6. I totally agree. I hope I was never the kind of doctor we're all too familiar with (I don't think I was) & I wish I was still able to work. I was only allocated 10 mins for each patient though so at 6 minutes when they're still telling you what they had for breakfast...😉 All the best for your surgery! You never know, some people have improved from POTS after cervical fusion. I hope it goes well for you! Make sure you discuss your POTS with the anaesthetist beforehand so they can be aware that your BP and HR may be more labile, and that you are likely to require more IV fluids than the non-POTS patient to keep things stable. B x
  7. Wow yes a lot of women report onset after childbirth - I'd assumed that could be due to blood loss or hormonal shifts & not made any connection to my own case as I never got it after giving birth, but what the forceful straining is implicated in some way as the common denominator? It would be really interesting to break down whether postpartum onset cases had laboured naturally (even if like you they ultimately had a section) vs just had a section without going into labour. I may start a poll on that. Have you ever been evaluated for a spinal CSF leak? I just had an MRI with contrast last week to check for this, as CSF leaks can also be triggered by forceful straining especially in people with EDS like I have, and can produce POTS symptoms in particular the splitting headaches when upright that go away lying down. B xxx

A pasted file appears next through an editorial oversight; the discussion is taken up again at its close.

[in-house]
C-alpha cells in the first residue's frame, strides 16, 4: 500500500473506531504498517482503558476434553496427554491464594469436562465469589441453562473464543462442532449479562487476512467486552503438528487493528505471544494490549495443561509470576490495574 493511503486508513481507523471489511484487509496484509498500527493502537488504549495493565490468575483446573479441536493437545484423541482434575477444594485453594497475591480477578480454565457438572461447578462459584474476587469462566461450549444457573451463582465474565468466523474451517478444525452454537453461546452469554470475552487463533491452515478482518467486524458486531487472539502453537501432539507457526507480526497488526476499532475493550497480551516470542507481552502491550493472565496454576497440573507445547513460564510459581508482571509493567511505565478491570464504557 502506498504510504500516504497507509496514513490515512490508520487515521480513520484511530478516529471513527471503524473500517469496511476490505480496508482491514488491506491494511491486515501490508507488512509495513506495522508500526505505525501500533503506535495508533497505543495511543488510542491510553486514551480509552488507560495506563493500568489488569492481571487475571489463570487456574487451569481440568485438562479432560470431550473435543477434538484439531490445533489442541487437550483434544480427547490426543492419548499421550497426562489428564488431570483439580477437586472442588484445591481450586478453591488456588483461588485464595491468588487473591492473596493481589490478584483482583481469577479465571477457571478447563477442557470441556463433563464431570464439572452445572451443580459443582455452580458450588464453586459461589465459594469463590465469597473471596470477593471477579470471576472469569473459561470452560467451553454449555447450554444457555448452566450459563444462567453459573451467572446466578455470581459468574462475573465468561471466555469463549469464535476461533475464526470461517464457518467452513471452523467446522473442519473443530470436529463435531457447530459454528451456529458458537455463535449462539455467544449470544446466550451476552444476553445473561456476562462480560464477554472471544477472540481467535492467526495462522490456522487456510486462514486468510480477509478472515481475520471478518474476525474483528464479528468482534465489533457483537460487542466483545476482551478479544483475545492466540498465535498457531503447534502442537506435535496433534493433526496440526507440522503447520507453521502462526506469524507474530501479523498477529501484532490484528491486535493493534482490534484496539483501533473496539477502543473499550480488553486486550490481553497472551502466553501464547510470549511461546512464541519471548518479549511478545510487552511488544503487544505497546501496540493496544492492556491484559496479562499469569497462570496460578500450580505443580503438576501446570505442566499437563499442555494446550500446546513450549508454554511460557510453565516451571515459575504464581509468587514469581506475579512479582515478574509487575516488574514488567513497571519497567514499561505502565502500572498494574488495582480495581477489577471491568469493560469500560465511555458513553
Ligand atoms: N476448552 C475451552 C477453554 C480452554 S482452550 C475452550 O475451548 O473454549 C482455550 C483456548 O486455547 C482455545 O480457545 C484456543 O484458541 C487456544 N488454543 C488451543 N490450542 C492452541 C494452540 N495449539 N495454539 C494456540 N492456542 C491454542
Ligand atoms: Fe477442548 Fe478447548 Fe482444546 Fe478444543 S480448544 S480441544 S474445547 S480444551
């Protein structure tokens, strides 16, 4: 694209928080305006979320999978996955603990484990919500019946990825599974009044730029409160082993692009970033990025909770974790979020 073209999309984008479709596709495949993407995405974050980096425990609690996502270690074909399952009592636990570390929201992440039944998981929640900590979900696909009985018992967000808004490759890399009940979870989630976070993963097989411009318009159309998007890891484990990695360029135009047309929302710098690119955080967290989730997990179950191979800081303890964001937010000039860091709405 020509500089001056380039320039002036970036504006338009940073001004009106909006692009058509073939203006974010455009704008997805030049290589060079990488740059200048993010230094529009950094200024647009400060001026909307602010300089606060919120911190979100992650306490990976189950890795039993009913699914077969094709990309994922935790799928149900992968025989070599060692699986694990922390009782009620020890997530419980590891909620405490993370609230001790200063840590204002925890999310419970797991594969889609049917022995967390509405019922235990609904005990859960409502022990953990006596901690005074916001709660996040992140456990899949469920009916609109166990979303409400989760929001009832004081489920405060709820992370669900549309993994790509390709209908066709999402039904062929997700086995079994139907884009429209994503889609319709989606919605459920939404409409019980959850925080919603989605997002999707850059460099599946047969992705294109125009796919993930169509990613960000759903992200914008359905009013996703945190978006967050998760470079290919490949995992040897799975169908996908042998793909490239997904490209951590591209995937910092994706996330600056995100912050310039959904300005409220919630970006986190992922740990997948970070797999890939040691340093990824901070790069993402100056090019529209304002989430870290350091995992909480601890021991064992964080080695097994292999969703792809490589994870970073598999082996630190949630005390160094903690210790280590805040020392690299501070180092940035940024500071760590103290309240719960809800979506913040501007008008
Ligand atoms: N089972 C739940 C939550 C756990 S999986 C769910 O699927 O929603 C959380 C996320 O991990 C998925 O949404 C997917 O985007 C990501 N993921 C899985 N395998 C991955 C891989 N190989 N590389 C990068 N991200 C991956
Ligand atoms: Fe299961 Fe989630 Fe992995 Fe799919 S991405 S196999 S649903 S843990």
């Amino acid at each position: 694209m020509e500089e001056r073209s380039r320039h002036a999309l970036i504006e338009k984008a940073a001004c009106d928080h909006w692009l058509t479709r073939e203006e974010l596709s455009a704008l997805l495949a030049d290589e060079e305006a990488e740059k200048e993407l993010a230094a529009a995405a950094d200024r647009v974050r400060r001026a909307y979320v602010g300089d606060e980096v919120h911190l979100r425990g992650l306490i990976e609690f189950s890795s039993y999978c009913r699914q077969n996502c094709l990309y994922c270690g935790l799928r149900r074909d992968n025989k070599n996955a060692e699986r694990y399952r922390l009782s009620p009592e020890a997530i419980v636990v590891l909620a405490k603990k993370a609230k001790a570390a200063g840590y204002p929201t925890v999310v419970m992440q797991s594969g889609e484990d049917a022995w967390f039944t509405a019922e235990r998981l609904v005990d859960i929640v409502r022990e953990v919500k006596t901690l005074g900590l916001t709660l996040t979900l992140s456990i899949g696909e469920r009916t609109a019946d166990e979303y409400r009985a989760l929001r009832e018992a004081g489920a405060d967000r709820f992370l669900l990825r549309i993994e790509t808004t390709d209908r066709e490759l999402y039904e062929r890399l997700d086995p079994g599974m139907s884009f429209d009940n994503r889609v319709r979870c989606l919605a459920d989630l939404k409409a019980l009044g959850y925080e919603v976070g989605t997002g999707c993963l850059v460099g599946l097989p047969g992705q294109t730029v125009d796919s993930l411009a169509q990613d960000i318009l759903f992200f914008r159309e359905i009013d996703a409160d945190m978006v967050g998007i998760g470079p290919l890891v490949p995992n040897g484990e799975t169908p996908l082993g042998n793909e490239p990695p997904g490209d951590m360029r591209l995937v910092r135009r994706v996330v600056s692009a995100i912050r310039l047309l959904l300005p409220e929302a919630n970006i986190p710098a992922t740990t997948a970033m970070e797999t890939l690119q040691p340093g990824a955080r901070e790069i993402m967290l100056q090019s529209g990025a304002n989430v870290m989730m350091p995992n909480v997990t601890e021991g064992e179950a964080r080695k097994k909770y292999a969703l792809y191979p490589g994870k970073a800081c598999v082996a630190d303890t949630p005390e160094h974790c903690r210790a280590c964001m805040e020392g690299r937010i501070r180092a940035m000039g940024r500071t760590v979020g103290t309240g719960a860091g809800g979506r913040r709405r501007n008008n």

8. I feel like a real weirdo every time I tell my story - I was totally fine until 5pm, 4th August 2014. My dad came through the door with a balloon & my two young kids started fighting over it. I thought right, I need another balloon quick so there is one each. I went to the drawer where I knew we had some balloons, got one out and started to blow it up. It was really hard, not like a normal balloon but I was really determined and blew until I blacked out. I came to after a minute or so but still felt very faint. At first I wasn't concerned, people commonly faint after a forceful Valsalva, but as I lay on the floor waiting for the blood flow to properly return to my brain, time went by & I didn't feel any better. I was still down after 20 mins and although I didn't fully lose consciousness again at that time, the overwhelming feeling that I was going to kept coming in waves, despite lying flat on the floor. I still remember watching the time tick by on the oven clock, that's how I know exactly when it started. My dad called an ambulance & I was taken to hospital. Everything checked out normal except that I continued to feel very faint, couldn't stand up and was noted to have a high heart rate when I tried, although it took a further 3 years to be officially diagnosed with POTS. I later discovered that what I'd tried to blow up was a water balloon that you fill from the tap. It was never going to be inflated by mouth. That one act in that split second was the onset of severe full blown POTS for me & the end of my lovely life as I knew it. I would give anything to have that day again. I was since diagnosed with HEDS but my other symptoms of it are very trivial & I doubt it would ever have been diagnosed at all if not for POTS. Of course it could have been waiting in the wings for me anyway and triggered by something else at some point but I will never know, and could have had who knows how many more active years with my children if not for that. B xxx
  9. Are you still on opioid painkillers that are affecting things? It could also be that you're less mobile due to POTS which doesn't help the bowels. When I first got POTS my GI system seemed to get much worse at the same time, I was worried I had gastroparesis. However I have since come to the conclusion that for me the nausea is related to chronic cerebral hypoperfusion/presyncope - nausea is a common symptom of people about to faint - & the slowed transit & hard stools due to immobility and dehydration due to polyuria. At least with the bowel side of things unlike the orthostatic issues there are a range of effective medications that can help. Do you take anything currently? B x